Shape Matters – Choosing the Right Implant Shape with Dr Nicholas Moncrieff

Breast Implants - Shape Matters

With Cosmetic Plastic Surgeon, Dr Nicholas Moncrieff from Hunter Plastic Surgery

If you’re considering breast augmentation, you probably have a lot of questions, including, which implant shape is best for you?

Dr Nicholas Moncrieff, Cosmetic Plastic Surgeon from Hunter Plastic Surgery is one of only a handful of Plastic Surgeons across Australia with a sole breast and body focus. In other words, he is highly skilled and specialised in this field.

According to Dr Moncrieff, there is a big difference between round and anatomical implants. “There are also good reasons why in 98% of cases, I use anatomical implants for my patients.”

Round versus Anatomical Implants

“Round implants are simply as the name describes, round in shape and smooth in texture on the outside,” explains Dr Moncrieff. “Round implants are commonly requested by women pursuing more of fuller upper pole look and they have often been told that round implants are the best way to achieve that goal. The gel inside round implants is generally softer than anatomical implants, reducing their ability to shape the breast as much as the alternative.”

“Anatomical implants are shaped like a tear drop and generally micro-textured. They have firmer gel inside, which can shape the breast tissue to a greater extent. Their combination of shape and feel mean they are ideal to not just ‘fill’ the breast, but also address shape issues (such as tuberous breasts) and laxity due to weight loss or babies.”

So why does Dr Moncrieff choose anatomical implants?

Of the 350 implants Dr Moncrieff uses each year, 98% are anatomical. “This is because they offer plenty of opportunity to create upper pole fullness and cleavage (in the hands of a skilled and experienced Plastic Surgeon) but also the shaping and ‘lifting’ benefits unique to anatomical implants.”

“This is so great for young women wanting extra volume, but also mums and weight loss patients! From my experience the results of anatomical implants also last longer because they ‘grip’ better due to the micro-texturing on the outside, reducing risks of them ‘bottoming out’ (ie: effectively slipping down the chest wall). I do still offer round implants for patients who understand the pros and cons of both options.”

Pros and Cons – Round Implants


  • Due to the shape of round implants it doesn’t matter if the implant rotates,
  • They are cheaper compared to anatomical implants,
  • Round smooth implants have a lower chance of ALCL


  • Round implants have a higher risk of capsular contracture and ‘bottoming out’ compared to anatomical implants
  • Don’t address laxity of breasts as well
  • Generally aren’t firm enough to substantially reshape breasts in cases such as tuberous breasts.

Pros and Cons – Anatomical implants


  • Better ‘lifting’ and reshaping capabilities
  • Versatile – can be made to look more “fake” or more “natural” depending on your goals and body type
  • Lower rates of capsular contracture (hardening of the capsule your body forms around an implant)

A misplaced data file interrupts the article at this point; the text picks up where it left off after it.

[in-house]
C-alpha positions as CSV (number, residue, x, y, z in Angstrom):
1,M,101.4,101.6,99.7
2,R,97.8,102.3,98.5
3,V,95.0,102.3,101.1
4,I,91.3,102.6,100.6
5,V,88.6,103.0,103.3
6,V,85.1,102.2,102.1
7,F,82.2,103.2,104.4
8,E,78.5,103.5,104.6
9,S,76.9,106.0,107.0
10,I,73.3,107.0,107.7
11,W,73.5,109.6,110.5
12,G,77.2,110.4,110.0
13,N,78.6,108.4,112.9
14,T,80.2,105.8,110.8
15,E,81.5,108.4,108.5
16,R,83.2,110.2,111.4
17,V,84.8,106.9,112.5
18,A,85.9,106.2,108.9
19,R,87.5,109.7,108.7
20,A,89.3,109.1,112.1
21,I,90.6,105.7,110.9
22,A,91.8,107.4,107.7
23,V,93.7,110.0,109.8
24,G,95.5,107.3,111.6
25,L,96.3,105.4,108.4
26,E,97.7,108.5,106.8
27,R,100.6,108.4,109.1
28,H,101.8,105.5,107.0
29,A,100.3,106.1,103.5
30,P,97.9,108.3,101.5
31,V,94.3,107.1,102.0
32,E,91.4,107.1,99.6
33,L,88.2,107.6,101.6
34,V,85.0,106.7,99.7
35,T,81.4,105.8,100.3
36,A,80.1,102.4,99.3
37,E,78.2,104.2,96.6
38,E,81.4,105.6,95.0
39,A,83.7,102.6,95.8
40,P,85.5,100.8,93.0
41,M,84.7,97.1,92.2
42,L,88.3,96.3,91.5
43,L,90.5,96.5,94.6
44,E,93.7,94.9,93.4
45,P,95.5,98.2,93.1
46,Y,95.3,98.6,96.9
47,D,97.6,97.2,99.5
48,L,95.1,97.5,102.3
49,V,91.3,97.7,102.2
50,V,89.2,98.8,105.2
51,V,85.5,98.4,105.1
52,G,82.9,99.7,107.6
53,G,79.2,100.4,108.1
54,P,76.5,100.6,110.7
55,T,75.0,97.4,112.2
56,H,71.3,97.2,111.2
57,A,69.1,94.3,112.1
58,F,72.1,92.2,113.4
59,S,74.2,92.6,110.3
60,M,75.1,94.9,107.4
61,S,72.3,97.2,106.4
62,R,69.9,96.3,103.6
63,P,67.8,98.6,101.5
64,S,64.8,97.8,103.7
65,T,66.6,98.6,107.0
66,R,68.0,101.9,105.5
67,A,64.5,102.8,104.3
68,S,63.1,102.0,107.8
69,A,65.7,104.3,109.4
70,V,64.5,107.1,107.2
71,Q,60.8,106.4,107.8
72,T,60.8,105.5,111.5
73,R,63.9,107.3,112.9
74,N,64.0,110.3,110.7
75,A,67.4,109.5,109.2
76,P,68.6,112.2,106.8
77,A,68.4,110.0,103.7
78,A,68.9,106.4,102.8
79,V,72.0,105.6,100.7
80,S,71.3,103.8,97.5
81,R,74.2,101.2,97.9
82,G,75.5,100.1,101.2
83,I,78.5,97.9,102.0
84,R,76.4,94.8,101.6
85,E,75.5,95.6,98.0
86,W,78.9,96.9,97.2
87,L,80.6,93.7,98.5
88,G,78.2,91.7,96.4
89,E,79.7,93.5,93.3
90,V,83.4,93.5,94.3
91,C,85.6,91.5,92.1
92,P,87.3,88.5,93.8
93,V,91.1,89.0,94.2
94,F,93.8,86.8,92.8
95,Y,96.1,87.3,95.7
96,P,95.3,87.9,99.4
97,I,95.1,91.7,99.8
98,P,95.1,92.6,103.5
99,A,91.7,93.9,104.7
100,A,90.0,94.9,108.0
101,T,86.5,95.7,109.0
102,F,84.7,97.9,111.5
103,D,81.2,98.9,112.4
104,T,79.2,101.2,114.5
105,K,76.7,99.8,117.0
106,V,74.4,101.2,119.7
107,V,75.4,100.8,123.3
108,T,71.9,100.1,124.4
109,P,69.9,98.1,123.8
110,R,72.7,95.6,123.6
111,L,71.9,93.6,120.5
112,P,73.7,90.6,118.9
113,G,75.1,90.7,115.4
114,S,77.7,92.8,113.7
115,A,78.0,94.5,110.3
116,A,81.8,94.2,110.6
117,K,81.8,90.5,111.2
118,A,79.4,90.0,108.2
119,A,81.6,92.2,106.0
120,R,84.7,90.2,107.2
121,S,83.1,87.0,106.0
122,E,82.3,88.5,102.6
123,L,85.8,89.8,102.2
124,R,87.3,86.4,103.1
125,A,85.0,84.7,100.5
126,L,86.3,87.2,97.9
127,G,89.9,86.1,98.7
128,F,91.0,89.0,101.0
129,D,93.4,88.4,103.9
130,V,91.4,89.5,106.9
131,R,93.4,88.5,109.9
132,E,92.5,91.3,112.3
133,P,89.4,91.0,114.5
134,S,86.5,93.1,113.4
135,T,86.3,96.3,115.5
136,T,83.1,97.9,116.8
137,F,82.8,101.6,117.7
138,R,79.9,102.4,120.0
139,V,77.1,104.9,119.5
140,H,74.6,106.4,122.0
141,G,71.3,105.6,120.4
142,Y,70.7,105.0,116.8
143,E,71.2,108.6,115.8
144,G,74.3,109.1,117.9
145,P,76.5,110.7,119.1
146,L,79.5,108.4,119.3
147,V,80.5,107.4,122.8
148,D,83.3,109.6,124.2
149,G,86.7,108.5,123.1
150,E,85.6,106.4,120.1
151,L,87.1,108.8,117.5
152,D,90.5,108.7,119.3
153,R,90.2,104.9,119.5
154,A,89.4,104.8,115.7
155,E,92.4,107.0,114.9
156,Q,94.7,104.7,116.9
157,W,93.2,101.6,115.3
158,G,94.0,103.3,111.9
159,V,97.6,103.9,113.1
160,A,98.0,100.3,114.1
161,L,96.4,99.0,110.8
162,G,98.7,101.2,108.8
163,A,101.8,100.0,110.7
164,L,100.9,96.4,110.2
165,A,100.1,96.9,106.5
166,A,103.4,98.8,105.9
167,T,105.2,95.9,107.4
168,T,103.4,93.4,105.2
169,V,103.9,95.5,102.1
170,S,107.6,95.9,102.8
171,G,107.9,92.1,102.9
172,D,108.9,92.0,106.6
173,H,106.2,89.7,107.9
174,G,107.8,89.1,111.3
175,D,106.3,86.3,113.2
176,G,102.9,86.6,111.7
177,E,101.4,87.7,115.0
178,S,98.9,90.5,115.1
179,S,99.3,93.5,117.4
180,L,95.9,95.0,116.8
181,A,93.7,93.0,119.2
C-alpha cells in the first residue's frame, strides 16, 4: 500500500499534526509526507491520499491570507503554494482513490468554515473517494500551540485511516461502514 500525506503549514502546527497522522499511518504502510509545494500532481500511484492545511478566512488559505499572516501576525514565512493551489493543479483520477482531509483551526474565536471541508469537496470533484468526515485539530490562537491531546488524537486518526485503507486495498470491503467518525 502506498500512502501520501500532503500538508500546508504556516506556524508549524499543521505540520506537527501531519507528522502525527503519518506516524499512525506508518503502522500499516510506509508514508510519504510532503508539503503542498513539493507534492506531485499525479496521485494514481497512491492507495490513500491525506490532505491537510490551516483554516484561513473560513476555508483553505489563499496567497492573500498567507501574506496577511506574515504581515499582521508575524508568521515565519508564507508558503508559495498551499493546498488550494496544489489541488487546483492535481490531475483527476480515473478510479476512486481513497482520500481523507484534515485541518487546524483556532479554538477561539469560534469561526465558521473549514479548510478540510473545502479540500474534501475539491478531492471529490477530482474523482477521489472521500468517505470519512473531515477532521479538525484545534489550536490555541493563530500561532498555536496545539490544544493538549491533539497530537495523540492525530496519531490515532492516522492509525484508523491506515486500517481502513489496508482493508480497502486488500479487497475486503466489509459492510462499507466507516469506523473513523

• More expensive than round implants, usually $1,000 on top of a breast augmentation procedure.
  • Can rotate when not inserted by a specialist
  • Risk of ALCL higher due to the micro-textured

Can I get enough cleavage with anatomical implants?

Yes! According to Dr Nicholas Moncrieff, assuming the surgeon knows the right technique for creating shape and tightness in the breast pocket, upper pole fullness can be achieved with anatomical implants. “For instance, I can achieve cleavage by manipulating the breast pocket using the ‘dual plane’ technique and ensuring the implant is placed securely while still creating cleavage.”

“Dual plane placement works well to achieve a natural looking appearance because the implant has coverage provided by the pec muscle at the top to hide the implant underneath existing breast tissue. This limits the obvious line of the implant, especially in very slim patients.”

Why do some surgeons only use round implants?

According to Dr Moncrieff, this is partly because it is much more complex surgery to use anatomical implants, as the pocket created in the breast has to be perfect to prevent rotation. “That takes time and when some practitioners are offering $6,000 breast augmentations, they don’t have that time to invest in the result!

“We saw a wave of round implants being used a few years ago by the ‘cosmetic surgery production line’ style clinics and they would inflate the risks of anatomical implants in terms of rotation when the reality was they simply lacked the skill or time to properly use anatomical implants.”

What implants does Hunter Plastic Surgery use?

The implants used at Hunter Plastic Surgery are Mentor by Johnson & Johnson. They are the world’s leading implant manufacturer and are backed by a 10-year guarantee with the most demonstrated safety record worldwide.


All surgery has risks, and for breast augmentation surgery there are general surgical risks as well as implant related risks. Some of these are outlined in the website listed below. Hunter Plastic Surgery is dedicated to patient surgery and transparency.

Want to discover more?

A great way to ‘Try before you buy’ is to come in and have a $50 Vectra 3D photo simulation with Hunter Plastic Surgery’s Practice Manager, Jessica.
Many patients love this service because it gives them a much better idea of sizing and placement than simply putting sizing implants in a bra can. The $50 cost is rebated against your consultation if you decide to continue exploring if the surgery with Dr Moncrieff at Hunter Plastic Surgery is right for you.

How much does a breast augmentation cost?

Breast augmentations with Dr Moncrieff start from $10,600.

Dr Nicholas Moncrieff - implant shape

Find out more about cost by visiting the website at:

Further Reading Related to Choosing the Right Implant Shape